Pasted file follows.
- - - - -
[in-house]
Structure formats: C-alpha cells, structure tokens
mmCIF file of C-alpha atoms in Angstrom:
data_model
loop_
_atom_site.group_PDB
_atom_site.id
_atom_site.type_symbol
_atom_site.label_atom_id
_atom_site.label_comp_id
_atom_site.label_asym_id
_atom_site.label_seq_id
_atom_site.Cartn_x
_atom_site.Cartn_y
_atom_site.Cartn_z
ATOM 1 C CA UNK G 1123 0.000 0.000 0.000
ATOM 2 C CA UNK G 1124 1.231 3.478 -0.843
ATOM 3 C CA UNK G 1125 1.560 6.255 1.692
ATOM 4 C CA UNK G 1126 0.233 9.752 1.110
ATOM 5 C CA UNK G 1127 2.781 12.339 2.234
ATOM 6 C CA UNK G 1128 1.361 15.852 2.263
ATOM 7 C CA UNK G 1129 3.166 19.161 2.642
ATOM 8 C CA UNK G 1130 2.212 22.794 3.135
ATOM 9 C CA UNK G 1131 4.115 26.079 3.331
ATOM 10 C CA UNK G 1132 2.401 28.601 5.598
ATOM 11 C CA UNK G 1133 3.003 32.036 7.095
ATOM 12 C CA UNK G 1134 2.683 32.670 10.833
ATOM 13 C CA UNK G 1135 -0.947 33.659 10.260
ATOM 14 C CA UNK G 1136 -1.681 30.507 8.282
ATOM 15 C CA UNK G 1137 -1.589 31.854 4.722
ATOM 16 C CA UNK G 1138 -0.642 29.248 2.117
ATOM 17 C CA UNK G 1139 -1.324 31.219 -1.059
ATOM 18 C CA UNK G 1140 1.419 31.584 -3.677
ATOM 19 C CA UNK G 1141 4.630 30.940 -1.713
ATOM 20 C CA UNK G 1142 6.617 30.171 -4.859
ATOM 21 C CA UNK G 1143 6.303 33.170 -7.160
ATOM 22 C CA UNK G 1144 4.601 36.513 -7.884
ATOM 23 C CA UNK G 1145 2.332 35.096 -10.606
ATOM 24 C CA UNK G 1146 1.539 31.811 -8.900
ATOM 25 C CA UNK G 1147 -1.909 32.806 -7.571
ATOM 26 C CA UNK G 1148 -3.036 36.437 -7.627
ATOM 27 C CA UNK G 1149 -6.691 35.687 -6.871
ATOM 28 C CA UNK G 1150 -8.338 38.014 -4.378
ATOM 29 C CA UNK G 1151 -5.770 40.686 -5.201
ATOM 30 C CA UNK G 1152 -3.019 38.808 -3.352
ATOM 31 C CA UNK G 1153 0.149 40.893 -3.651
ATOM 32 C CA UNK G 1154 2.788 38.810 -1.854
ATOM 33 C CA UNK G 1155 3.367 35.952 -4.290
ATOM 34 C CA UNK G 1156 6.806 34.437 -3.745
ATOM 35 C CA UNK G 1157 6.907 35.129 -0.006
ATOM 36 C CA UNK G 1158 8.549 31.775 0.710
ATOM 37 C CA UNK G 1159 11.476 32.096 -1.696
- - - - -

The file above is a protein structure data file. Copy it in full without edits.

[in-house]
Structure formats: C-alpha cells, structure tokens
mmCIF file of C-alpha atoms in Angstrom:
data_model
loop_
_atom_site.group_PDB
_atom_site.id
_atom_site.type_symbol
_atom_site.label_atom_id
_atom_site.label_comp_id
_atom_site.label_asym_id
_atom_site.label_seq_id
_atom_site.Cartn_x
_atom_site.Cartn_y
_atom_site.Cartn_z
ATOM 1 C CA UNK G 1123 0.000 0.000 0.000
ATOM 2 C CA UNK G 1124 1.231 3.478 -0.843
ATOM 3 C CA UNK G 1125 1.560 6.255 1.692
ATOM 4 C CA UNK G 1126 0.233 9.752 1.110
ATOM 5 C CA UNK G 1127 2.781 12.339 2.234
ATOM 6 C CA UNK G 1128 1.361 15.852 2.263
ATOM 7 C CA UNK G 1129 3.166 19.161 2.642
ATOM 8 C CA UNK G 1130 2.212 22.794 3.135
ATOM 9 C CA UNK G 1131 4.115 26.079 3.331
ATOM 10 C CA UNK G 1132 2.401 28.601 5.598
ATOM 11 C CA UNK G 1133 3.003 32.036 7.095
ATOM 12 C CA UNK G 1134 2.683 32.670 10.833
ATOM 13 C CA UNK G 1135 -0.947 33.659 10.260
ATOM 14 C CA UNK G 1136 -1.681 30.507 8.282
ATOM 15 C CA UNK G 1137 -1.589 31.854 4.722
ATOM 16 C CA UNK G 1138 -0.642 29.248 2.117
ATOM 17 C CA UNK G 1139 -1.324 31.219 -1.059
ATOM 18 C CA UNK G 1140 1.419 31.584 -3.677
ATOM 19 C CA UNK G 1141 4.630 30.940 -1.713
ATOM 20 C CA UNK G 1142 6.617 30.171 -4.859
ATOM 21 C CA UNK G 1143 6.303 33.170 -7.160
ATOM 22 C CA UNK G 1144 4.601 36.513 -7.884
ATOM 23 C CA UNK G 1145 2.332 35.096 -10.606
ATOM 24 C CA UNK G 1146 1.539 31.811 -8.900
ATOM 25 C CA UNK G 1147 -1.909 32.806 -7.571
ATOM 26 C CA UNK G 1148 -3.036 36.437 -7.627
ATOM 27 C CA UNK G 1149 -6.691 35.687 -6.871
ATOM 28 C CA UNK G 1150 -8.338 38.014 -4.378
ATOM 29 C CA UNK G 1151 -5.770 40.686 -5.201
ATOM 30 C CA UNK G 1152 -3.019 38.808 -3.352
ATOM 31 C CA UNK G 1153 0.149 40.893 -3.651
ATOM 32 C CA UNK G 1154 2.788 38.810 -1.854
ATOM 33 C CA UNK G 1155 3.367 35.952 -4.290
ATOM 34 C CA UNK G 1156 6.806 34.437 -3.745
ATOM 35 C CA UNK G 1157 6.907 35.129 -0.006
ATOM 36 C CA UNK G 1158 8.549 31.775 0.710
ATOM 37 C CA UNK G 1159 11.476 32.096 -1.696